By now, it is a well-established fact that acts of Islamic violence against Western targets are swiftly followed by local surges in reported incidences of anti-Muslim hate crime. The cities of Manchester and London, both of which lately suffered Islamic attacks, have proved no exception.
In my last post, I briefly introduced the different communions that make up Mideast Christianity and described their historical treatment under classical Islamic law. For many centuries, Islam tolerated Christians as dhimmis, minorities subject to a notional agreement that allowed them to live in Muslim society as long as they accepted a subordinate status and did not challenge Muslim authority. Yet, as I mentioned, the dhimmi restrictions no longer apply as a formal matter in most of the Mideast, not since the 19th century, when the Ottoman Empire enacted a set of reforms known as the Tanzimat, instigated by European powers, which gave Christians legal equality. In most of the Mideast today, as a formal matter, Christians and Muslims have equal rights. So what explains the violent persecution Mideast Christians now suffer—nothing short of a genocide in some places?
At the beginning of his career, Pierre Manent spoke of political philosophy’s “healing light.” Likewise, he pointed to Cicero as a classical model of a philosophically informed citizen who could speak to princes and peoples alike about matters of public concern. His modern-day model was his teacher, Raymond Aron. After a period of apprenticeship, then a steady stream of works of political philosophy, Manent himself entered the civic conversation. Beyond Radical Secularism is his most recent contribution, appearing in French as Situation de France in 2015.
You don’t choose your family, goes the old saying, but you do choose your friends. The same goes for quarrels: you choose when and where to have them, and what to have them about. Needless to say, friends and quarrels should be chosen with some care.
In 711 A.D., a Muslim raiding party, made up mostly of recently conquered and converted Berbers, crossed to Spain from Africa and unexpectedly defeated Roderic, the king of the Visigoths. This represented the farthest western expansion of the Ummayad Empire, which had come to power in 656 in the first Islamic Civil War, and whose seat was in Greek-speaking Damascus.
On the day before the Pearl Harbor anniversary (which he did not reference), President Obama admitted that “Our nation has been at war with terrorists since Al Qaeda killed nearly 3,000 Americans on 9/11,” including horrors that his Administration previously dismissed as workplace violence. While much of what he said seemed to deny the reality of war, the last fourth of the speech raises the key question of what Muslims owe the rest of the world in this time of war.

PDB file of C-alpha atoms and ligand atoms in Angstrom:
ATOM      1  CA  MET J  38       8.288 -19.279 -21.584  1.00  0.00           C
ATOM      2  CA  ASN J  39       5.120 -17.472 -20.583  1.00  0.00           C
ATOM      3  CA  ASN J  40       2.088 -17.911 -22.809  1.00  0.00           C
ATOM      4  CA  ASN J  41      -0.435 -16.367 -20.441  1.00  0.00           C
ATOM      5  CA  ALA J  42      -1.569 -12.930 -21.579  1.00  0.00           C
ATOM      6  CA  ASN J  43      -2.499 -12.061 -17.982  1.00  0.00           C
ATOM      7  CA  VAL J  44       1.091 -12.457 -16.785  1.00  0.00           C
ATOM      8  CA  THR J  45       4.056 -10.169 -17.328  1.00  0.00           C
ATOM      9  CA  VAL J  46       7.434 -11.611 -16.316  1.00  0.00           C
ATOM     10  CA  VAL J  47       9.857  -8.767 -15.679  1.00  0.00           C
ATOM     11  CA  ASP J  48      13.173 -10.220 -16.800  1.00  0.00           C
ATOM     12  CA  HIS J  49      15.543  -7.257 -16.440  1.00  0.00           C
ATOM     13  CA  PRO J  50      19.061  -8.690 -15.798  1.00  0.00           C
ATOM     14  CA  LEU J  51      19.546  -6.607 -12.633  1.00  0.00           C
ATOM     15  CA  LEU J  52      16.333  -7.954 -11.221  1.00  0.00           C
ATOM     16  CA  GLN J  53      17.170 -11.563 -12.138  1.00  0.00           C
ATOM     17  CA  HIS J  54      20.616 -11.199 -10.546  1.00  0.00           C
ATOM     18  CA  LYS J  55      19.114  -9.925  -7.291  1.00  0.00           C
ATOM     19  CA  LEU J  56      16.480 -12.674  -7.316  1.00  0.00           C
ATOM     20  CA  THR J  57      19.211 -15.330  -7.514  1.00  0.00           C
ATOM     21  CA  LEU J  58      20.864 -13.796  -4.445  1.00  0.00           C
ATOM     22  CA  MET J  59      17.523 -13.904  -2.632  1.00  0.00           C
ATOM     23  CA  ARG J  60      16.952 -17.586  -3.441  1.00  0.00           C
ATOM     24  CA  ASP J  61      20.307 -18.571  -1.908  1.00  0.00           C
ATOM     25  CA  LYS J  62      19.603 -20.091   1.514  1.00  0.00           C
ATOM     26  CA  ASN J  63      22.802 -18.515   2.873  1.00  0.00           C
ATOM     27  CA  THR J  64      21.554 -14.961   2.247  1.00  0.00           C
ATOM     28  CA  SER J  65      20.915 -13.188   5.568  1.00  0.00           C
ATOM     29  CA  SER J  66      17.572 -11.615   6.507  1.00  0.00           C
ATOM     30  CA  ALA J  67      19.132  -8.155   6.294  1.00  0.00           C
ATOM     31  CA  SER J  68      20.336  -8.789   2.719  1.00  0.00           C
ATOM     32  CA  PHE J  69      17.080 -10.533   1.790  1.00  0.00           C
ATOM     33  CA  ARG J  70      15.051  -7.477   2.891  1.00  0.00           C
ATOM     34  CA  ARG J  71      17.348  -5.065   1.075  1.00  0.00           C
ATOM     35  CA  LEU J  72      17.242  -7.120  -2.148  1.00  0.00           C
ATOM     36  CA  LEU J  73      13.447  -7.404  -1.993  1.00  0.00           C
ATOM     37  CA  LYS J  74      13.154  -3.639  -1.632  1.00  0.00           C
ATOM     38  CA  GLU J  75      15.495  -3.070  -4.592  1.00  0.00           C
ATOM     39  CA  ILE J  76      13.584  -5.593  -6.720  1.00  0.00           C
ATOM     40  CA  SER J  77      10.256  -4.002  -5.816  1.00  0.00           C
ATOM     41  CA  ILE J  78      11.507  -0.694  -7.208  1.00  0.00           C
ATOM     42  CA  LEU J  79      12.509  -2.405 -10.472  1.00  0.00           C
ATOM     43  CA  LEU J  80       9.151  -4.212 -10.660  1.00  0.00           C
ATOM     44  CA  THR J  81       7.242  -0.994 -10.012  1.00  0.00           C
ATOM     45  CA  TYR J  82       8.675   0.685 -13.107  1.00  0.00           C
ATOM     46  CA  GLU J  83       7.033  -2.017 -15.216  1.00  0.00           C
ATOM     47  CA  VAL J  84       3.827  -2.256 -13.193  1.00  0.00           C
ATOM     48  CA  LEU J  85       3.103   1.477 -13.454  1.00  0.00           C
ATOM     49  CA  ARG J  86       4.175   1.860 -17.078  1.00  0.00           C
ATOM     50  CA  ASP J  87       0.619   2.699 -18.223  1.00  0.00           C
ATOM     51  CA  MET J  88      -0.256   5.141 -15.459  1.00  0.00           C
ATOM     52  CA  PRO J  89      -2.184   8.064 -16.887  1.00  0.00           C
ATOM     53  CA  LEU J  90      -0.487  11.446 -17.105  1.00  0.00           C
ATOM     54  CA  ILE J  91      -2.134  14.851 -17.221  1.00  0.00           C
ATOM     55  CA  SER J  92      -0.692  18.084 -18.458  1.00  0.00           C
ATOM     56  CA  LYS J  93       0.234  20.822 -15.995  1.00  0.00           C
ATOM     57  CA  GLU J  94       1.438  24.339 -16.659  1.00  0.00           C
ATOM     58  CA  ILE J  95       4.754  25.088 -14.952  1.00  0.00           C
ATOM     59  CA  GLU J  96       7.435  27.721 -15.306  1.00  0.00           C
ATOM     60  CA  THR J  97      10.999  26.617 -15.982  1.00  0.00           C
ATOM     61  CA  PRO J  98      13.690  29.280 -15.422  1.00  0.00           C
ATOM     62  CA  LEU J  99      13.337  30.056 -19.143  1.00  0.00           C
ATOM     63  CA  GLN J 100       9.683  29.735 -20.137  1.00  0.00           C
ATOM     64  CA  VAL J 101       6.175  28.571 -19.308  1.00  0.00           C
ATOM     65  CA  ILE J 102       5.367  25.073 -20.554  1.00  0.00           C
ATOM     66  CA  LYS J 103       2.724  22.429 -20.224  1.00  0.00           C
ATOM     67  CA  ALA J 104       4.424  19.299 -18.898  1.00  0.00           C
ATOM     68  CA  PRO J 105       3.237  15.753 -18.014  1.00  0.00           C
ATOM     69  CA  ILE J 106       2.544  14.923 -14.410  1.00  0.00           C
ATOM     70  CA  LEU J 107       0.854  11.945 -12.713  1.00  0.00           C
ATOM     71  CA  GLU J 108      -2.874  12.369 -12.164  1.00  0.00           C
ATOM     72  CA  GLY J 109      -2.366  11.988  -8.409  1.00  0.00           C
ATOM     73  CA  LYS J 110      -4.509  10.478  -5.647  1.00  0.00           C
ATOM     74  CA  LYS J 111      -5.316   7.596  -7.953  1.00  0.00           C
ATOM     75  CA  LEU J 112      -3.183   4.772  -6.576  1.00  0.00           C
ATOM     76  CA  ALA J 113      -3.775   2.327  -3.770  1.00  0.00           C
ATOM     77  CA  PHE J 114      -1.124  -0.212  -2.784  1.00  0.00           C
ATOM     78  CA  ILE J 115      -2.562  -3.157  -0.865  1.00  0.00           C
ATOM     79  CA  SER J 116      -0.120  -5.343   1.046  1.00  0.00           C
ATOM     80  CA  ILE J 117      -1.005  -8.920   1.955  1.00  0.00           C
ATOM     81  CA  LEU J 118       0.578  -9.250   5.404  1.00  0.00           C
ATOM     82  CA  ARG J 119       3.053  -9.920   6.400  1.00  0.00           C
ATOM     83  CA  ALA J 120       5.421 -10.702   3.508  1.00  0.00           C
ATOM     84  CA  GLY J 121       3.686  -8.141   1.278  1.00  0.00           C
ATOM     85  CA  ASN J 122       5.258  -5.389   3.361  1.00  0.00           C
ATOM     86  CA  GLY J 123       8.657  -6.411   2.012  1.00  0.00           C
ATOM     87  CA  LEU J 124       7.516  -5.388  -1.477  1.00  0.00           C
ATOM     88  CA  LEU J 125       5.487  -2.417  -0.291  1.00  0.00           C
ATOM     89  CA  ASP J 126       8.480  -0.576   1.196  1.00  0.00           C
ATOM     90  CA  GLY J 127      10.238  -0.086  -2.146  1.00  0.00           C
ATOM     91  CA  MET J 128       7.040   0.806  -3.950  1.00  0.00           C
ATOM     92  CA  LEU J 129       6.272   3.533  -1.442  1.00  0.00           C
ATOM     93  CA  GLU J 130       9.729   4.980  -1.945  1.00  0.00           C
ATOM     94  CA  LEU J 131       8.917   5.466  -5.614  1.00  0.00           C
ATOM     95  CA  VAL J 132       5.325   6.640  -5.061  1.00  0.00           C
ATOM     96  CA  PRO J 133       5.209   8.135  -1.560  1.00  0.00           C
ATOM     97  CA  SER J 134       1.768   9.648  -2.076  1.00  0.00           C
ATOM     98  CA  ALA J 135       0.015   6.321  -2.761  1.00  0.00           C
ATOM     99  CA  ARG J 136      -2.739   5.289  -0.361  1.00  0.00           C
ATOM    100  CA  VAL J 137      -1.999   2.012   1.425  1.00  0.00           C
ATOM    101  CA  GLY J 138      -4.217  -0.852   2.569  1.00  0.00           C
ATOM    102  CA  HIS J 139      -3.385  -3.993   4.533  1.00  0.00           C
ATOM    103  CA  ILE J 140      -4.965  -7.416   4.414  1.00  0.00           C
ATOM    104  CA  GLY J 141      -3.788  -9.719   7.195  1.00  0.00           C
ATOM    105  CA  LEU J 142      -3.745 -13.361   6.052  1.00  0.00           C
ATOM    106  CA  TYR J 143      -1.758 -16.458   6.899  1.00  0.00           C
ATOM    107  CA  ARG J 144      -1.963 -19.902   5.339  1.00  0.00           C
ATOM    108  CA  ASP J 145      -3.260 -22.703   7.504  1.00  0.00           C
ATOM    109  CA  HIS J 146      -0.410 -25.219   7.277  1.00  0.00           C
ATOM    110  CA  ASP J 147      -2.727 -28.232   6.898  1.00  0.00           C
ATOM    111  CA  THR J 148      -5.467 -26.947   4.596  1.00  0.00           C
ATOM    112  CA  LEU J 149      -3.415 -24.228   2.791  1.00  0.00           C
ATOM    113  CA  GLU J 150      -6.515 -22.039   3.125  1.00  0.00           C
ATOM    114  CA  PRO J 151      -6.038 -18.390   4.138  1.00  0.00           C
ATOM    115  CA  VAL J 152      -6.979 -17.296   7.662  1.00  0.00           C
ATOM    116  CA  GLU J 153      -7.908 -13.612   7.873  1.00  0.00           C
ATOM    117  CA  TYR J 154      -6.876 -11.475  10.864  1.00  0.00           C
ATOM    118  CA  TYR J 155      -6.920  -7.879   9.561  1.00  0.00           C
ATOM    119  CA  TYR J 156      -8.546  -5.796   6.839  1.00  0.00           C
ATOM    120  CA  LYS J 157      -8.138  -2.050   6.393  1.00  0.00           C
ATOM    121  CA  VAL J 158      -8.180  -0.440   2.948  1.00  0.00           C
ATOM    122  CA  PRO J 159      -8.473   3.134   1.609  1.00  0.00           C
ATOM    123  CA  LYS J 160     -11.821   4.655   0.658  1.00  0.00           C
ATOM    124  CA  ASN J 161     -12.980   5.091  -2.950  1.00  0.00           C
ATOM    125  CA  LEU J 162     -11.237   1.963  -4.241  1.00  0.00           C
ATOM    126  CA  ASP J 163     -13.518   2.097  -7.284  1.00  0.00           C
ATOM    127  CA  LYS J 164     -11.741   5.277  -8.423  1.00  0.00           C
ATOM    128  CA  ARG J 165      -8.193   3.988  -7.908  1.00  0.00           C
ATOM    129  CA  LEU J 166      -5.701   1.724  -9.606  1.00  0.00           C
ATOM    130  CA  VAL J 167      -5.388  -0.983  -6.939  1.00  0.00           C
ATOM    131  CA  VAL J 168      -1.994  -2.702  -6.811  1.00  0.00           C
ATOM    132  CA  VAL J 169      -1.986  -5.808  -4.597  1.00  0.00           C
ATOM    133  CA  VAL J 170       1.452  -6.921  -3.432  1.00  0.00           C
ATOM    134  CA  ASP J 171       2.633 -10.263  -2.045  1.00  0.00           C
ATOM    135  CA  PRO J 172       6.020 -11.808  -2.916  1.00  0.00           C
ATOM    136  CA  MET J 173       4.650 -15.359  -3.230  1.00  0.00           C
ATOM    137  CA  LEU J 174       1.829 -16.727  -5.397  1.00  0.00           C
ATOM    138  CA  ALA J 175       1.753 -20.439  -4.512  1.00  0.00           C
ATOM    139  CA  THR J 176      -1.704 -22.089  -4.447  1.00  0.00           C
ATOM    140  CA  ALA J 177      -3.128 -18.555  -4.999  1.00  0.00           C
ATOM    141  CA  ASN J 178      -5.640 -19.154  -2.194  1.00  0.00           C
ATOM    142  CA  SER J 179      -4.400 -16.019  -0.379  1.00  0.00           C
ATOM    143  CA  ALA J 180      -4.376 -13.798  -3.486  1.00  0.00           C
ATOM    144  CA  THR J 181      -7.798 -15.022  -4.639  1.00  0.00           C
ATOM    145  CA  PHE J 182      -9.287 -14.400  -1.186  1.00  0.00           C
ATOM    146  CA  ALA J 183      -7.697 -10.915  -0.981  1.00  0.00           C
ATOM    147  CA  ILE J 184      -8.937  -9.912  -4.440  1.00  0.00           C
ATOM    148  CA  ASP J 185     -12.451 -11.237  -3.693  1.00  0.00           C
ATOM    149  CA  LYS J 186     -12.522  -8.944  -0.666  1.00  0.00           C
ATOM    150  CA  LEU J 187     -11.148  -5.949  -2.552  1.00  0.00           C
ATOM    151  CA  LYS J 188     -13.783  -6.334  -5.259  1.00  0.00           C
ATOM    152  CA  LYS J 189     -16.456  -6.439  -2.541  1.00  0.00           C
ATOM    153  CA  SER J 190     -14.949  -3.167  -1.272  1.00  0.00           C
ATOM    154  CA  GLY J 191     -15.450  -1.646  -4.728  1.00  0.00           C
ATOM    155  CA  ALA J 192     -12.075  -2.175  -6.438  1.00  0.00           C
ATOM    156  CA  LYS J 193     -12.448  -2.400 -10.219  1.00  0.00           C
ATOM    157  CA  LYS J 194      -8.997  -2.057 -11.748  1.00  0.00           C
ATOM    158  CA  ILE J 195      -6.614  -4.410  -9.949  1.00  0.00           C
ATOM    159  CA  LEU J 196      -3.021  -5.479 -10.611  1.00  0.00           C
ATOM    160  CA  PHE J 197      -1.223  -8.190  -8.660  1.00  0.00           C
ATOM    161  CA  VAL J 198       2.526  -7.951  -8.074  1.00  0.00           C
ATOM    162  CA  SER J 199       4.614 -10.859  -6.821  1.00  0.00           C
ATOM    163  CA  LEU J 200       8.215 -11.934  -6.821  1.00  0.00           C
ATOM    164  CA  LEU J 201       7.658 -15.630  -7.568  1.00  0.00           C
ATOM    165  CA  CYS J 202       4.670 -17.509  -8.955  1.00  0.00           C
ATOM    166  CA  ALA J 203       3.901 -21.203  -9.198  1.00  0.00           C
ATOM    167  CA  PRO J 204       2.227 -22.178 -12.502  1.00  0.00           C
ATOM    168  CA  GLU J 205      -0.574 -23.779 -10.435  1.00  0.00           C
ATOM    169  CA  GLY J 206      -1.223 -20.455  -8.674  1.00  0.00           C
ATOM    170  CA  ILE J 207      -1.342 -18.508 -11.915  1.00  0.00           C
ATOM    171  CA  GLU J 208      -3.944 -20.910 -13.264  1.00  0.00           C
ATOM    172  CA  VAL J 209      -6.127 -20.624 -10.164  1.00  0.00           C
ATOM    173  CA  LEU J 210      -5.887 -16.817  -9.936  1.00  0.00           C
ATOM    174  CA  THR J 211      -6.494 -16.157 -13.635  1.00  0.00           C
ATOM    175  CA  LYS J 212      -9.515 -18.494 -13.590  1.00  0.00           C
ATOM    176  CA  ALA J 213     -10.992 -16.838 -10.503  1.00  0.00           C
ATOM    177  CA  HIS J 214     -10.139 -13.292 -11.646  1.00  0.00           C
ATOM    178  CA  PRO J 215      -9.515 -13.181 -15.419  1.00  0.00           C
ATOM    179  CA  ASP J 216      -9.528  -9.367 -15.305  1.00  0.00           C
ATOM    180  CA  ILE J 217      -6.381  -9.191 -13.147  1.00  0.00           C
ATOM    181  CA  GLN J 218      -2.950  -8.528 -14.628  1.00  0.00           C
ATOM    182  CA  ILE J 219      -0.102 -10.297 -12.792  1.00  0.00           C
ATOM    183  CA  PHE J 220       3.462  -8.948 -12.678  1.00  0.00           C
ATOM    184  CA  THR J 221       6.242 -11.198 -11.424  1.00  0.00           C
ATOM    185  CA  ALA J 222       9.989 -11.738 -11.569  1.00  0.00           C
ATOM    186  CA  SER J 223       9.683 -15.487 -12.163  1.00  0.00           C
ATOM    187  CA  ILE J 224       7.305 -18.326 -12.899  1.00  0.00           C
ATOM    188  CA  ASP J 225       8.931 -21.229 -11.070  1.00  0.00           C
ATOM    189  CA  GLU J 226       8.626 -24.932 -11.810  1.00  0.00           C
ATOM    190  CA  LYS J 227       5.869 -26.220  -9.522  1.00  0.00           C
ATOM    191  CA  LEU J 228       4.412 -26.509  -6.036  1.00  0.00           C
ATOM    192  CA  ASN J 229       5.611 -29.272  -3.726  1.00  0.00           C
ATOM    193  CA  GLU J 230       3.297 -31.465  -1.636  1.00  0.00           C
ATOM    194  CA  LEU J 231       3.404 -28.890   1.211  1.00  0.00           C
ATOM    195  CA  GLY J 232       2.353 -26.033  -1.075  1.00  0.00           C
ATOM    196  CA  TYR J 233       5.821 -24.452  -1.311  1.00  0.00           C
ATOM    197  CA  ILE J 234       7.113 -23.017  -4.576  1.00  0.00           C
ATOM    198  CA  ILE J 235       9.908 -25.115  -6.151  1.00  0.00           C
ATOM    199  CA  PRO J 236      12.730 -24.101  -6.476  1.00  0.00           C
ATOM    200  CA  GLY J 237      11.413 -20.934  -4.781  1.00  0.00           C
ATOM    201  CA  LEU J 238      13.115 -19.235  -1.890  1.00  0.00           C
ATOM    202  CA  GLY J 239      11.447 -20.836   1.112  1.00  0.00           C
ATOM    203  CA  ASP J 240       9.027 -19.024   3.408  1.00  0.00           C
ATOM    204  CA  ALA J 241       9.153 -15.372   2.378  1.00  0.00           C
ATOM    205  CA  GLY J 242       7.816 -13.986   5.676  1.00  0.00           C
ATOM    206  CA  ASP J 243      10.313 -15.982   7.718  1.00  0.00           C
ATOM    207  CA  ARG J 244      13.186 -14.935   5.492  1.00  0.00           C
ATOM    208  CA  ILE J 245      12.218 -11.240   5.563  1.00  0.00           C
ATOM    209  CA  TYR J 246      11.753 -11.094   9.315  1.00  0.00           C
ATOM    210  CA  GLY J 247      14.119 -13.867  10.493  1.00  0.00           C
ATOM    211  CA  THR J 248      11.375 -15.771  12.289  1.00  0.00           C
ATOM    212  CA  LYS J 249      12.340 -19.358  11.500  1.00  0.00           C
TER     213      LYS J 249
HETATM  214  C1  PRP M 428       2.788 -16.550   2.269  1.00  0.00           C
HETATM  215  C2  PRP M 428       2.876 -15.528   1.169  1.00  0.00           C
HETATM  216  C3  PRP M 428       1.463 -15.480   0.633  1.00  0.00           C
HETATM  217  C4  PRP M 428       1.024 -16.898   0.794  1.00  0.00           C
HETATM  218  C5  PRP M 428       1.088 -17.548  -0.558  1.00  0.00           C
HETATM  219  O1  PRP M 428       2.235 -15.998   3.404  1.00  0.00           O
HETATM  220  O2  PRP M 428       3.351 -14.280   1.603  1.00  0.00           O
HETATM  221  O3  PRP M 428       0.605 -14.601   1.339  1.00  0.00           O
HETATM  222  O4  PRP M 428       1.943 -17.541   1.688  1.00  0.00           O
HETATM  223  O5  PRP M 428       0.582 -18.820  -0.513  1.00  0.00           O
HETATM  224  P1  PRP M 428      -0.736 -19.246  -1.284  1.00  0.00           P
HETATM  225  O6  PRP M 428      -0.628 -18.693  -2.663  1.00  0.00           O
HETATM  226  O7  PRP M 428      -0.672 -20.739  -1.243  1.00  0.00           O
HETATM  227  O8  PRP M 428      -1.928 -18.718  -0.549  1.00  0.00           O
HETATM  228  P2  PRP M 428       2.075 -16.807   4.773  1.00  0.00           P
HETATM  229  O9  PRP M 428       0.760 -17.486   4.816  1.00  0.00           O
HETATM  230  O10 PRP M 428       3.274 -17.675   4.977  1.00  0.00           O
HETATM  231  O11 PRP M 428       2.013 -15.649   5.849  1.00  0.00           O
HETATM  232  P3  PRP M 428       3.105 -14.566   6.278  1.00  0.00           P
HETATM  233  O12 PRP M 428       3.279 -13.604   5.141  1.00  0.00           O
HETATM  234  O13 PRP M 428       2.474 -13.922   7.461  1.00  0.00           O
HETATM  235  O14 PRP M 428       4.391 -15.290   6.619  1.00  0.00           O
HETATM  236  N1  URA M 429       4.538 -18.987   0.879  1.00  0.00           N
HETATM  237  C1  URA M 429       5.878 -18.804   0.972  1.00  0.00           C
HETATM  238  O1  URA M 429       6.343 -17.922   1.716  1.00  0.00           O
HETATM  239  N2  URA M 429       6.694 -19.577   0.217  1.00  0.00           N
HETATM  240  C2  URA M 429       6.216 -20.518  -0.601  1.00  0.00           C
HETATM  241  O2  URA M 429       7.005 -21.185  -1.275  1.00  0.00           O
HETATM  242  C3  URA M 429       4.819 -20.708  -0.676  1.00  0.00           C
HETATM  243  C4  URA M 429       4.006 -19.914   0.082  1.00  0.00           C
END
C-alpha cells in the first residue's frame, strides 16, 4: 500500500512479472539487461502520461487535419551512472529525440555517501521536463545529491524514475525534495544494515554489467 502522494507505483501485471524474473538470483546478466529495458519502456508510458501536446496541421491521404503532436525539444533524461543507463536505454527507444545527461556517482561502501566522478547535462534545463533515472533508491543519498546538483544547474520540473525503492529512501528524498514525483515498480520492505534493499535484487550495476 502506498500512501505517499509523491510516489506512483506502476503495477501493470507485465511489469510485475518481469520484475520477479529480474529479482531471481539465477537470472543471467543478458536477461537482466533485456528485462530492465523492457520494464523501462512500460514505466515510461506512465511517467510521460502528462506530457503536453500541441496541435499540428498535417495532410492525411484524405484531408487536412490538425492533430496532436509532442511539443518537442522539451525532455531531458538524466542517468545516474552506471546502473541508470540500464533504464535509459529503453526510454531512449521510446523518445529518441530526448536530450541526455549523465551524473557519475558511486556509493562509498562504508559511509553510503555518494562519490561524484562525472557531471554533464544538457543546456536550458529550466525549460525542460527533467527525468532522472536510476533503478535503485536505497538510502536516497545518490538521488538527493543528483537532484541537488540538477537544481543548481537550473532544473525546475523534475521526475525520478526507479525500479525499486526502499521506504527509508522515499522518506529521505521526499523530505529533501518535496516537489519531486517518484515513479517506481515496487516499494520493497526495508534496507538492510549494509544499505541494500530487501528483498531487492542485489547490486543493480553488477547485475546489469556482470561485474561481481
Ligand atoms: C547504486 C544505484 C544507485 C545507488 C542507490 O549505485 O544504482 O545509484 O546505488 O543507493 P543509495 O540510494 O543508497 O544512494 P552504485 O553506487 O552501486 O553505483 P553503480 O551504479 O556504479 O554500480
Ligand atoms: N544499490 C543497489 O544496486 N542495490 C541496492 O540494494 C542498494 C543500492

The Pope’s recent address to a joint session of Congress was greeted ecstatically, though (or perhaps because) it was notable mainly for its secular rather than for its religious pieties. It was the speech of a politician seeking re-election rather than that of the spiritual leader of a considerable part of mankind; as such, it seemed like the work not of a man intent upon telling the truth, however painful or unpopular, but that of a committee of speech-writers who sifted every word for its likely effect upon a constituency or audience, appealing to some without being too alienating of others.
Denise A. Spellberg, Associate Professor of history and Middle eastern Studies at the University of Texas at Austin, is the author of the highly regarded work, Politics, Gender, and the Islamic Past: The Legacy of ‘A’isha Bint Abi Bakr. She was involved in controversy in 2008, when she reviewed the galleys of a novel, The Jewel of Medina, for Random House, and criticized the work on many grounds including warning a number of times that the book might instigate violence among some Muslims, specifically against Random House and its employees. Random House then withdrew publication of the book, but the novel was subsequently published in a number of countries, including the United States.
In this work with the eye-startling title, Thomas Jefferson’s Qur’an: Islam and the Founders, Spellberg investigates all manner of references among the founding generation to Islam in order to assert two themes 1) that the founders’ references to “imaginary Muslims” led them to include other minorities, such as Jews, Catholic Christians, and Deists, as full citizens, and 2) that America is now in the grip of “Islamophobia,” and many Americans are attempting to “disenfranchise” Muslims from their rights as full citizens.